NORFOLK, Va. (WAVY) – The Norfolk Police Department (NPD) is implementing changes that will impact how it responds to calls. The restructuring plan begins Wednesday, July 6.

NPD announced on Tuesday that the changes are in response to the serious shortage of officers, which 10 On Your Side has previously reported. Currently, the deficit is around 250 officers in the Mermaid City.

“I know residents have heard about our shortages and are concerned about our ability to respond to emergencies,” said Interim Police Chief Michael Goldsmith. “I want them to know that we have come up with a plan to have our precincts fully staffed and available for your call.”

In addition to a new patrolling plan, the city has redesigned how it will respond to incidents.

According to Chief Goldsmith, the changes will result in more officers on the streets, but it also means the response to some non-emergency calls will be reduced.

Norfolk Police receive about 17,000 calls for service every month, according to the department.

In 2020, NPD unveiled virtual and phone options to file incident reports. Going forward, if an officer is not available to respond in-person, citizens will be referred to these programs instead.

“NPD is not reducing services but changing the way we handle some non-emergency calls so we can provide better in-person services for more urgent matters,” Chief Goldsmith said.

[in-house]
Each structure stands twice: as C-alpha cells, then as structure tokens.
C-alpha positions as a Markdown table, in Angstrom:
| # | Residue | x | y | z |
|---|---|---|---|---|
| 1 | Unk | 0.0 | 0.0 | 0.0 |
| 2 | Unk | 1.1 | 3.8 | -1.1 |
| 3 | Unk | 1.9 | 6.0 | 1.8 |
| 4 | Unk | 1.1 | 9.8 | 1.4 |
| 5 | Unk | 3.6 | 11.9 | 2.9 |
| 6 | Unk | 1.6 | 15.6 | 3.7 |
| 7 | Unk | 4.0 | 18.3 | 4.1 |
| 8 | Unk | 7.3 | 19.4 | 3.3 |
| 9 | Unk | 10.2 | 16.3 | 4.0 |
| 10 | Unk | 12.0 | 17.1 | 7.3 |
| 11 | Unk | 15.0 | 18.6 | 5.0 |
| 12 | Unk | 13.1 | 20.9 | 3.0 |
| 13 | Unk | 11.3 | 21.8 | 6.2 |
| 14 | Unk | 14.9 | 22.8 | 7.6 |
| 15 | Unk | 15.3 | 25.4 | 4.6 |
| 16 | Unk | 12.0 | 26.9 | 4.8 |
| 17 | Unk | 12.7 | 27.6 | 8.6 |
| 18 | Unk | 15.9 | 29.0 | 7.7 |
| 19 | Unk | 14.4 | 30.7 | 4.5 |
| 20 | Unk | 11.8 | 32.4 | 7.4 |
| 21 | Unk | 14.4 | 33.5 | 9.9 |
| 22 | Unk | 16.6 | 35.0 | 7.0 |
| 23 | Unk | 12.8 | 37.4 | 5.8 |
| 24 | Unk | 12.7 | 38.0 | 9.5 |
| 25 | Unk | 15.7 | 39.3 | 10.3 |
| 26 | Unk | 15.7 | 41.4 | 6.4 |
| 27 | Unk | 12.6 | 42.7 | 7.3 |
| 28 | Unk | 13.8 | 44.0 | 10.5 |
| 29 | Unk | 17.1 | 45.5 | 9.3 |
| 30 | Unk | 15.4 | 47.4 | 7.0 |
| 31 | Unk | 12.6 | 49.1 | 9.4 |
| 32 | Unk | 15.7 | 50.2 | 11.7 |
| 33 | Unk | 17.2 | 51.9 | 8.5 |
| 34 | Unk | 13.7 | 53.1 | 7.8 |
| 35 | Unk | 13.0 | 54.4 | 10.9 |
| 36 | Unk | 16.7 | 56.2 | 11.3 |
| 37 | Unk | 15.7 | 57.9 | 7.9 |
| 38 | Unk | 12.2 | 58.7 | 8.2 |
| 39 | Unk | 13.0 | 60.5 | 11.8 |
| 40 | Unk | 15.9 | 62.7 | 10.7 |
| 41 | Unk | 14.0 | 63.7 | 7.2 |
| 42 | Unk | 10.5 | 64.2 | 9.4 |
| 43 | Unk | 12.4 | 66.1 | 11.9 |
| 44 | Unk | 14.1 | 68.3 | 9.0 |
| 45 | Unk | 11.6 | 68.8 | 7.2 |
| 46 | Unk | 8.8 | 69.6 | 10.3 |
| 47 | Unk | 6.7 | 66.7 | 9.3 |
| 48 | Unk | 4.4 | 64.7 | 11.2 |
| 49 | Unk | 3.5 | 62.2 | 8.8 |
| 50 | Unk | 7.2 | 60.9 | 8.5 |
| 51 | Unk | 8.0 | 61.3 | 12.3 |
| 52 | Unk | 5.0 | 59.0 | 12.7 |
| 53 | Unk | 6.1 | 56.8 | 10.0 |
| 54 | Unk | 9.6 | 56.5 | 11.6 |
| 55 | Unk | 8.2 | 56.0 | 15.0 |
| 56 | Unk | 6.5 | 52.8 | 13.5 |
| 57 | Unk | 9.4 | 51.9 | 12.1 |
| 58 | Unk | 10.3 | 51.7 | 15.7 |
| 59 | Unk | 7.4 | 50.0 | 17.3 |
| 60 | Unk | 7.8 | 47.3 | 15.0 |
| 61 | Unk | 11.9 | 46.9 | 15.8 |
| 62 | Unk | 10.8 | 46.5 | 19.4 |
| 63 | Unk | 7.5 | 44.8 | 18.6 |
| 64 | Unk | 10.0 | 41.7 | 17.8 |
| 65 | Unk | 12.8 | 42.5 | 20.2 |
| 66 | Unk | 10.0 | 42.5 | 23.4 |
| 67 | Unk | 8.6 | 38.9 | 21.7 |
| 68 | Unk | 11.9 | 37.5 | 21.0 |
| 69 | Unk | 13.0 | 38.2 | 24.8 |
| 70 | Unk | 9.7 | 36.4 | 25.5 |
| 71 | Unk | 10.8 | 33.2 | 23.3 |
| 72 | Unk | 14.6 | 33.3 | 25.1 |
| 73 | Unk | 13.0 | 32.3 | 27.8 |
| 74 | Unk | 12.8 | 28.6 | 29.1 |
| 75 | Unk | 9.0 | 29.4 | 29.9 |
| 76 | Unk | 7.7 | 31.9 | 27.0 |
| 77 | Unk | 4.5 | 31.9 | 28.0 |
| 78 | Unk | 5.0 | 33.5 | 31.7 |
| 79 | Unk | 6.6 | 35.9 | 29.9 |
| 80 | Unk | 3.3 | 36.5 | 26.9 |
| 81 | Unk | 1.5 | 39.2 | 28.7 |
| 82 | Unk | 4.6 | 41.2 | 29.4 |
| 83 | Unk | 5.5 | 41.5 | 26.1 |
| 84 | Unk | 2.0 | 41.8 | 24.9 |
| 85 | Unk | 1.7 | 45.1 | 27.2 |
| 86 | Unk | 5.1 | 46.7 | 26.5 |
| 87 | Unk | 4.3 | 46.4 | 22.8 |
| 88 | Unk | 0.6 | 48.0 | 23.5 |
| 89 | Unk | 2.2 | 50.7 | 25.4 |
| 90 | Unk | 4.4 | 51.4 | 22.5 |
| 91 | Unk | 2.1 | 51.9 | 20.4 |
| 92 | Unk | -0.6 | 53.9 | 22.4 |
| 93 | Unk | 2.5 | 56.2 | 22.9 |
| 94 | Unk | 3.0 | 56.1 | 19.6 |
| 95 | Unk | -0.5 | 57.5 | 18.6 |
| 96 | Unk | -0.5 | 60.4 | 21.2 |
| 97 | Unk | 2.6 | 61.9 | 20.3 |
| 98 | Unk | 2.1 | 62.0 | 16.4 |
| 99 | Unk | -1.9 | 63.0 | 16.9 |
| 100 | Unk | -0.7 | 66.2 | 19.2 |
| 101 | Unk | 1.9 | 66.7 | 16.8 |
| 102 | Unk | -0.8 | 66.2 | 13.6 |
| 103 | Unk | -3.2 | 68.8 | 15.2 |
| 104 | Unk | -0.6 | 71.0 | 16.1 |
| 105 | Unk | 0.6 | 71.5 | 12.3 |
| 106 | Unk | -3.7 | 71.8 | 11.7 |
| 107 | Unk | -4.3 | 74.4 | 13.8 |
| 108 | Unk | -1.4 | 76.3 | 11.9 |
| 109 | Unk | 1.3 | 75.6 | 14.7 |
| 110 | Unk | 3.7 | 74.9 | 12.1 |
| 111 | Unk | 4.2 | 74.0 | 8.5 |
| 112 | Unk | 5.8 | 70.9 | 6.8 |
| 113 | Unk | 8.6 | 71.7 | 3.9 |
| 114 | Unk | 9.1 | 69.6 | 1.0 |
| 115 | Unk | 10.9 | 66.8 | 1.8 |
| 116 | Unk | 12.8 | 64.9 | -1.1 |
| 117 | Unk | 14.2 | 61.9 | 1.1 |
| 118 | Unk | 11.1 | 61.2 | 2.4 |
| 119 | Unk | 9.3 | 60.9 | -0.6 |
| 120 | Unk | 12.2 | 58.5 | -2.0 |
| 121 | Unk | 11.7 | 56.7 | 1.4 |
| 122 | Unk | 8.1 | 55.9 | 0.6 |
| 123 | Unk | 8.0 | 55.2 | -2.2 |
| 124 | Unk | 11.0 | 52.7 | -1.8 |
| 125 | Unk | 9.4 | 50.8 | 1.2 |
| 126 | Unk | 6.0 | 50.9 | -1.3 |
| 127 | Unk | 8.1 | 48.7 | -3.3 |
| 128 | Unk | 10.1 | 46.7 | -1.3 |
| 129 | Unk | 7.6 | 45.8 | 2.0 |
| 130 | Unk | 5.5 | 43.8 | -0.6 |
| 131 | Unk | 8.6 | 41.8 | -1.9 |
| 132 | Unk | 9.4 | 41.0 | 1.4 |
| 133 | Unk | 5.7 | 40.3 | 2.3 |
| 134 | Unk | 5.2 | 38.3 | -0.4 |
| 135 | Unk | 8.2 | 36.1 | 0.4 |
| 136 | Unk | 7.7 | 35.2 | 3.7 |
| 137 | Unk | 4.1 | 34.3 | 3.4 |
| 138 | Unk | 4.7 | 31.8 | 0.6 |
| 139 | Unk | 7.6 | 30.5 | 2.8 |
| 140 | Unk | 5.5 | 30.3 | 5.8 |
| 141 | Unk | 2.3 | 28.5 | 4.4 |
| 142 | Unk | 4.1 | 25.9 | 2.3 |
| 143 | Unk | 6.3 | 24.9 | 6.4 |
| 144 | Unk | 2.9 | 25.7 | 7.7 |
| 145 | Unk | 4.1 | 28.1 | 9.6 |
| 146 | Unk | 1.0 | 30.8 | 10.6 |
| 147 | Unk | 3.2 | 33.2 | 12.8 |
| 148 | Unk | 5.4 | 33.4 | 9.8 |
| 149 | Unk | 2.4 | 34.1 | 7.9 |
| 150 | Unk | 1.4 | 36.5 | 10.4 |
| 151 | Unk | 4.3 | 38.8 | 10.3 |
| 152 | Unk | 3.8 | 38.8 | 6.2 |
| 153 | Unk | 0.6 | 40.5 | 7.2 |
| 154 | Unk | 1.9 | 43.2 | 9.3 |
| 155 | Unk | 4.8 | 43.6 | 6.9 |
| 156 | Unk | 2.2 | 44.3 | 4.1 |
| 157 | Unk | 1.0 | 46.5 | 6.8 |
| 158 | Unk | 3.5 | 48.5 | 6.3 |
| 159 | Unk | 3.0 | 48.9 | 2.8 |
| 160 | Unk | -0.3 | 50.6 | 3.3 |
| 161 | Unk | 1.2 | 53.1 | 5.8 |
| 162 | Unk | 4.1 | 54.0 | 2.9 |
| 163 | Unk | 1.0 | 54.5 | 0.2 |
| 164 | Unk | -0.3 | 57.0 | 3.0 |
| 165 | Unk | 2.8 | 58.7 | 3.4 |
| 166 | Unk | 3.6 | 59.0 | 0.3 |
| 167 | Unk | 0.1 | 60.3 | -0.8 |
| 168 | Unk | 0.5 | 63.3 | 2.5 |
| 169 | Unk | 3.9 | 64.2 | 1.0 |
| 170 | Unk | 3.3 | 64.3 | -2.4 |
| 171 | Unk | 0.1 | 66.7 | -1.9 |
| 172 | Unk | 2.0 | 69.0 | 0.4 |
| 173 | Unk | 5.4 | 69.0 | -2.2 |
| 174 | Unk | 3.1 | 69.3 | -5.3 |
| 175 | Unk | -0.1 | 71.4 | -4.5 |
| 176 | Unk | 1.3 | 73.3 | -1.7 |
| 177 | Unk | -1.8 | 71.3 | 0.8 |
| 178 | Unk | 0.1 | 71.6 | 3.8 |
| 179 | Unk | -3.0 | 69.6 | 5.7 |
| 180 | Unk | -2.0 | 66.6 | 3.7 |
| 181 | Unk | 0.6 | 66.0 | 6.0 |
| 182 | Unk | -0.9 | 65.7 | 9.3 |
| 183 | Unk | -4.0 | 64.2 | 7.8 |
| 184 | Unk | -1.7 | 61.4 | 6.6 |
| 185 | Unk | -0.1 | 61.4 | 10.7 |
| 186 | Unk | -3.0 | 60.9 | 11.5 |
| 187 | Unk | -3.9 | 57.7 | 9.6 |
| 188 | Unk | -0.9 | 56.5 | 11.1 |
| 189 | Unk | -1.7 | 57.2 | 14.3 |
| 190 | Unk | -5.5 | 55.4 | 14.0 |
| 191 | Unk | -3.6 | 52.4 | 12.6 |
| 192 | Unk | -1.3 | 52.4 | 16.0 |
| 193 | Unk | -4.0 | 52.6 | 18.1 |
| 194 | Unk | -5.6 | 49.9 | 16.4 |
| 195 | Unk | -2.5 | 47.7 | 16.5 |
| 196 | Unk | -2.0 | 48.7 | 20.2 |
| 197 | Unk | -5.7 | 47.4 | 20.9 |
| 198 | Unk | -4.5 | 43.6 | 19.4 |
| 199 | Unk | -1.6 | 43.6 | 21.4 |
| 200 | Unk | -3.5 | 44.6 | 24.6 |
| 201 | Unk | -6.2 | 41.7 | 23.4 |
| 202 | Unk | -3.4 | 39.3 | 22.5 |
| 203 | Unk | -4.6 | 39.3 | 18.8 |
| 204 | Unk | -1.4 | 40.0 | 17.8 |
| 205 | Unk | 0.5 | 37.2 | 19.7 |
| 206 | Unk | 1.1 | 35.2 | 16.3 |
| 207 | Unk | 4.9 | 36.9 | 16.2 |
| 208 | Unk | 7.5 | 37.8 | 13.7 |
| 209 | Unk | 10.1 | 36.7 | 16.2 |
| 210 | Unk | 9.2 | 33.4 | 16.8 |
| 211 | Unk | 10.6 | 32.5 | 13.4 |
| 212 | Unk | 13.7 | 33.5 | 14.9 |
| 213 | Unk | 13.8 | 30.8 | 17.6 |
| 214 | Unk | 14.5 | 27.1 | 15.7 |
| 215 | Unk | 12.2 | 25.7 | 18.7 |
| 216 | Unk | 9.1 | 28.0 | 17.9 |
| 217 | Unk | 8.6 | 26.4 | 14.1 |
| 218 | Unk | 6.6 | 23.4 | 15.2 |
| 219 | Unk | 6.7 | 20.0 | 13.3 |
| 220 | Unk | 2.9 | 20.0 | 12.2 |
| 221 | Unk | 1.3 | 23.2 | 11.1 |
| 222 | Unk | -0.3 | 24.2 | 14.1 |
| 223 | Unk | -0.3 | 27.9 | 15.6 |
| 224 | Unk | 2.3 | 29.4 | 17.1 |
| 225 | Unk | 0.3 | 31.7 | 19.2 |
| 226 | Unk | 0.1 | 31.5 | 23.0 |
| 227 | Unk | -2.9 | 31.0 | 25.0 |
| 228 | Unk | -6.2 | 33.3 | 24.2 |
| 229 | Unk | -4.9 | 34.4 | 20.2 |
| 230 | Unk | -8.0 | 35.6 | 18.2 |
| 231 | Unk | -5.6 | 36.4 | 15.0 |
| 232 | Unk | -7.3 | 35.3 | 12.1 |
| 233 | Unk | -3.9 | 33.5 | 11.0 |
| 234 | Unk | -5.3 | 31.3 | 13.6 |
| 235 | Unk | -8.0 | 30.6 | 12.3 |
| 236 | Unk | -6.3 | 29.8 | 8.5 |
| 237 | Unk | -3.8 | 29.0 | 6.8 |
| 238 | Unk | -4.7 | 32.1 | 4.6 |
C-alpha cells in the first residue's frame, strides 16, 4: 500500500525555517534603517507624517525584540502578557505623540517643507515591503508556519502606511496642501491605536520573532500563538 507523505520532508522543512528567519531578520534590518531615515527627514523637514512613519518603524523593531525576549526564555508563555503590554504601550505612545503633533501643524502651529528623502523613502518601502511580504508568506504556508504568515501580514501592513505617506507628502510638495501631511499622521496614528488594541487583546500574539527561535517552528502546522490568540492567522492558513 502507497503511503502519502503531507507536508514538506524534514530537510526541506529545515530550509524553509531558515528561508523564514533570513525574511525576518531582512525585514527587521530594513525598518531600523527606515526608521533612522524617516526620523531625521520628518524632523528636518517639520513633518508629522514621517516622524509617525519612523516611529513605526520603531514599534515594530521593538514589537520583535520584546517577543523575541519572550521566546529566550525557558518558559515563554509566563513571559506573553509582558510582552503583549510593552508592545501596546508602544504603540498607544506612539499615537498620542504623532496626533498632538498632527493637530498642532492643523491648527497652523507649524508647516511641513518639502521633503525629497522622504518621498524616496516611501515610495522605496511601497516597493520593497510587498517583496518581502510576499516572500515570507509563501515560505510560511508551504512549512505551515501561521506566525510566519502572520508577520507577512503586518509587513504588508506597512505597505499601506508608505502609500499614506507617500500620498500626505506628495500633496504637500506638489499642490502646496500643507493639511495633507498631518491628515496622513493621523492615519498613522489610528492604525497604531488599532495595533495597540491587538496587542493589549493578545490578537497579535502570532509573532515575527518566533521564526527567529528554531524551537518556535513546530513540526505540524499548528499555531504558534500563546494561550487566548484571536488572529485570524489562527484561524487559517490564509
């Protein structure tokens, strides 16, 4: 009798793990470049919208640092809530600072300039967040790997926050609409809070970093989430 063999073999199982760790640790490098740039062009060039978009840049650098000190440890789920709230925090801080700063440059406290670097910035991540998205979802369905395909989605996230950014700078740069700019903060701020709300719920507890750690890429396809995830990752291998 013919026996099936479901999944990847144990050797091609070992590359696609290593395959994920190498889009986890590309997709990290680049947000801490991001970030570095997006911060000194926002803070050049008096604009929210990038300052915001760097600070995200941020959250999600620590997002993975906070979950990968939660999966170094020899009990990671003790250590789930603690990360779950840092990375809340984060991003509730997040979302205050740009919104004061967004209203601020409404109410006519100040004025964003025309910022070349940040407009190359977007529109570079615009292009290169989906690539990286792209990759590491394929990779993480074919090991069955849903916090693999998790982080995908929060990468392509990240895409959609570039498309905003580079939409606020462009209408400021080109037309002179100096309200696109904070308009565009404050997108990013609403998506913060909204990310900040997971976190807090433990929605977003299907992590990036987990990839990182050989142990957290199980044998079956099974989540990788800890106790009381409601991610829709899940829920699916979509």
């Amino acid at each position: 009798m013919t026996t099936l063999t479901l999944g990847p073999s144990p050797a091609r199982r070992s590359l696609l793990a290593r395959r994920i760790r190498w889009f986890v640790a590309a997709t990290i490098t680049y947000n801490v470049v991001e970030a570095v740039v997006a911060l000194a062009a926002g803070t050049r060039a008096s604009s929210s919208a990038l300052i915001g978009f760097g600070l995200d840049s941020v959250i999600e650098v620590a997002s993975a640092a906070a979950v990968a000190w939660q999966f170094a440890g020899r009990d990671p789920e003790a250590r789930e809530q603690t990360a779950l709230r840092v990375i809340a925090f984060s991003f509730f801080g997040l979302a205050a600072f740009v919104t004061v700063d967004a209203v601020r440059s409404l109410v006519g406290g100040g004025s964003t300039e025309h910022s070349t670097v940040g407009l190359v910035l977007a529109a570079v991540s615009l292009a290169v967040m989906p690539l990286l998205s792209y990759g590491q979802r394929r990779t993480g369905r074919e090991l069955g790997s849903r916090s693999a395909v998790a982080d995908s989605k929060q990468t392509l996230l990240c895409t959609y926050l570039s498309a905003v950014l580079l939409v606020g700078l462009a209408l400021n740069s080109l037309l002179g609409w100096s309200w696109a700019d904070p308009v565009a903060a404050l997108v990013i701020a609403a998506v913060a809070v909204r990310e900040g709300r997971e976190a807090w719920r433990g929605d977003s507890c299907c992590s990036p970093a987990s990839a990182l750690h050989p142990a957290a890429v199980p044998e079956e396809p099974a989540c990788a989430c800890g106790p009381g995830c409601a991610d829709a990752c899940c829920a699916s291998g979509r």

The department released a graphic that provides examples of the incidents that will get an in-person response and which non-emergency calls will be directed to the Telephone Response Unit (TRU), the online Citizens Reporting System or the MyNorfolk App.

For example, if your vehicle is stolen or you’re involved in a hit-and-run, a police officer will likely not respond. Instead, you will be directed to use the phone option, according to the new organizational structure of services.

NPD is working with the Emergency Operations Center to coordinate the changes.

Stop The Violence 757 president and father of five, Freddie Taylor, told WAVY he supports the change. “This is not going to stop the major bleeding, but what it does is applies the bandage to stop the little ones and then it helps slow the progression of the major flow.”

Taylor went on to say that while some will be upset that officers do not respond in person to their non-emergency calls, he feels safer knowing that there will be police available to respond more quickly when time is of the essence. “When we come and we see police officers in their cars or walking in the community it gives us the sense of safety and that they’re there for that purpose; cause a lot of times due to the shortages it takes longer to respond,” he said.

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